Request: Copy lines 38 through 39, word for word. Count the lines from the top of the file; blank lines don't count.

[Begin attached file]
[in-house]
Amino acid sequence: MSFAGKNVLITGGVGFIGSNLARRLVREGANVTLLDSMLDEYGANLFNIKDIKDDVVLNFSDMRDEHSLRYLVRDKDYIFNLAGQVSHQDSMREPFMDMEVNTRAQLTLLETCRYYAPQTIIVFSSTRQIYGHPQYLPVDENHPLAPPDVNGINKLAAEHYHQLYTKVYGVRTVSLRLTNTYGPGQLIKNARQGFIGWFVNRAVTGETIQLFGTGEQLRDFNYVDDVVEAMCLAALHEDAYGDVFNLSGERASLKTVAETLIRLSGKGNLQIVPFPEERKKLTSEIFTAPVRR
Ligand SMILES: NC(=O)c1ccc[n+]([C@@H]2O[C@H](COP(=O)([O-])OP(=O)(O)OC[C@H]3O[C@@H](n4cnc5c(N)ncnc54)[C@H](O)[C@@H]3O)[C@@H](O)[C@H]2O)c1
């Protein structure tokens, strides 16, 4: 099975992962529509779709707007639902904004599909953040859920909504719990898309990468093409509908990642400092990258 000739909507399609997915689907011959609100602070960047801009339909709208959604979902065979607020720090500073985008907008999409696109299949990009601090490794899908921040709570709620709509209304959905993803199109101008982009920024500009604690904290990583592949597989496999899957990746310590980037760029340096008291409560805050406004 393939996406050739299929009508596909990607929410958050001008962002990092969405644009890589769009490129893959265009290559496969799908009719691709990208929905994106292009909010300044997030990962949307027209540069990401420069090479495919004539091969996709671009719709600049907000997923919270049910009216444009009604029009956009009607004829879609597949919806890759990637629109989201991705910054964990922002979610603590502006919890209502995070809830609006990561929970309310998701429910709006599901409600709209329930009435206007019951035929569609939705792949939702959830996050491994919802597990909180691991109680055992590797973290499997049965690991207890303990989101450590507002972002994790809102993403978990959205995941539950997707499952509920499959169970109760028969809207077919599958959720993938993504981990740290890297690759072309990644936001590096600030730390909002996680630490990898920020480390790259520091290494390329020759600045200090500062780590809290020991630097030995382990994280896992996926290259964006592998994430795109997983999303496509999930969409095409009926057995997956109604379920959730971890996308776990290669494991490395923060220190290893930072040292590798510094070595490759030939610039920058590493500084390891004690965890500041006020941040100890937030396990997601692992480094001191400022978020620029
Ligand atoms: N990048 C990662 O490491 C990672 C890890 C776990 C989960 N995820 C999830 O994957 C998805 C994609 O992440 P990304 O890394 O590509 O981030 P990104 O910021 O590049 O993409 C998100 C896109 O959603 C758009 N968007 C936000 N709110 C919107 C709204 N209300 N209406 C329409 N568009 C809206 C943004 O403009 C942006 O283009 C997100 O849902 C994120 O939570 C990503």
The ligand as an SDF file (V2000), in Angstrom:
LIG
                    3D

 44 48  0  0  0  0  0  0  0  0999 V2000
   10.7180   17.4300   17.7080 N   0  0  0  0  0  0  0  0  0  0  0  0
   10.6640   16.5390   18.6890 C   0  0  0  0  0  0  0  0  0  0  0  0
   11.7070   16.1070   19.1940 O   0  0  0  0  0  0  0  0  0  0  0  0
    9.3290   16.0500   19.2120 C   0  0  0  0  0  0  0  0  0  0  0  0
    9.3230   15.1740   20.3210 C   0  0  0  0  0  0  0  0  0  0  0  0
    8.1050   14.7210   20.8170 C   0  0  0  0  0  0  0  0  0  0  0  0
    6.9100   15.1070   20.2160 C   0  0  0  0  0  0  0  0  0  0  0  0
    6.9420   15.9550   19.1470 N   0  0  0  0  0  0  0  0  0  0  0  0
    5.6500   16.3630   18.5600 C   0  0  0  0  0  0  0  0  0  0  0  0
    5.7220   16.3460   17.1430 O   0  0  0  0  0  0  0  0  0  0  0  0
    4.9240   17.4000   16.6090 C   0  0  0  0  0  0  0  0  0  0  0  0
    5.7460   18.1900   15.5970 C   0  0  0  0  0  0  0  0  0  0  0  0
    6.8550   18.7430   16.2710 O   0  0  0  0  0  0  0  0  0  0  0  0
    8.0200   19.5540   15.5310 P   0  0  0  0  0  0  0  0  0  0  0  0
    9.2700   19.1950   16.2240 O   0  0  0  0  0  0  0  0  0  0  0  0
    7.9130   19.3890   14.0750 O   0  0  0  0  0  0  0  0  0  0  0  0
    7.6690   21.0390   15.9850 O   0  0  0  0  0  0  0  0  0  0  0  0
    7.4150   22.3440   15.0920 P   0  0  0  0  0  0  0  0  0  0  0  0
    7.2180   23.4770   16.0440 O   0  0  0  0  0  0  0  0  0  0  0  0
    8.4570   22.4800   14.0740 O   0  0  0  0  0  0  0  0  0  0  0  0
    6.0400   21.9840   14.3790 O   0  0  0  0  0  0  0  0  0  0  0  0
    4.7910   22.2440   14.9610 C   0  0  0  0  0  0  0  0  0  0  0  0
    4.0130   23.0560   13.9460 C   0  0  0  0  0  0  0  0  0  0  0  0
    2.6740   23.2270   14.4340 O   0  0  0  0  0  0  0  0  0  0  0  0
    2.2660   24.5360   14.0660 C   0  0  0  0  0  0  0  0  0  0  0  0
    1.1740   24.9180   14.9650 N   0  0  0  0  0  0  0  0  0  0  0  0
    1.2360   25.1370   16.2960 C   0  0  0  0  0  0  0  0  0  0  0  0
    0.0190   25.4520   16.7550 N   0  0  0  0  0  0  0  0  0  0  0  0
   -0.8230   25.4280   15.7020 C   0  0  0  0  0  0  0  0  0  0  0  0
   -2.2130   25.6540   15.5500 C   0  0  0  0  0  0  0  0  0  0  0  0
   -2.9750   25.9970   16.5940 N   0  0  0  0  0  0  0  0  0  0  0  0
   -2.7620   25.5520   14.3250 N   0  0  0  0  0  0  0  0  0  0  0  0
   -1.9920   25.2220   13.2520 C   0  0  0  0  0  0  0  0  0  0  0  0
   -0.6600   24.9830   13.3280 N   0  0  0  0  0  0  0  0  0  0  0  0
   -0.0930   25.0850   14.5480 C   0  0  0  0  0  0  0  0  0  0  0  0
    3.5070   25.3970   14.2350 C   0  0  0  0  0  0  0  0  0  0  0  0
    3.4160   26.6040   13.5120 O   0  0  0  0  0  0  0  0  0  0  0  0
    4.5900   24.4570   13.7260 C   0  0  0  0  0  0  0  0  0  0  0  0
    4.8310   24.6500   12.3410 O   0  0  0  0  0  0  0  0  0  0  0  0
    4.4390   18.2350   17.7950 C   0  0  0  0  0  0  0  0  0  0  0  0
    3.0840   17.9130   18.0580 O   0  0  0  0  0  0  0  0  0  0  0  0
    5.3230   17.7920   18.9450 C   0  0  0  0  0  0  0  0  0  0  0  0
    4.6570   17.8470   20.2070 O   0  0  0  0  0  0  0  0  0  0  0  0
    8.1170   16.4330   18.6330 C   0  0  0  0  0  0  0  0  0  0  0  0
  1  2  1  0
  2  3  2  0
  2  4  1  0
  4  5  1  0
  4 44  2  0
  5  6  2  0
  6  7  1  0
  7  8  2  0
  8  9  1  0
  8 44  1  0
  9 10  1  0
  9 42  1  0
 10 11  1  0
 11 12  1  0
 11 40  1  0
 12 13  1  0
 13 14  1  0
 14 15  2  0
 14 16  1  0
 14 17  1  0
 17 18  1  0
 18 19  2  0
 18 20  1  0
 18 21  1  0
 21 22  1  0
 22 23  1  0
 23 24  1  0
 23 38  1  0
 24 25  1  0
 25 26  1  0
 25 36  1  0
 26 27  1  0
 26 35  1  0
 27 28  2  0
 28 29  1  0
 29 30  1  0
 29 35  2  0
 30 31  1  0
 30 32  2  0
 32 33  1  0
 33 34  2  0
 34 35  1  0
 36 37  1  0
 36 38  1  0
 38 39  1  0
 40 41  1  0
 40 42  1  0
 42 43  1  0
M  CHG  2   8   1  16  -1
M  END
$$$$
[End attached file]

   -0.8230   25.4280   15.7020 C   0  0  0  0  0  0  0  0  0  0  0  0
   -2.2130   25.6540   15.5500 C   0  0  0  0  0  0  0  0  0  0  0  0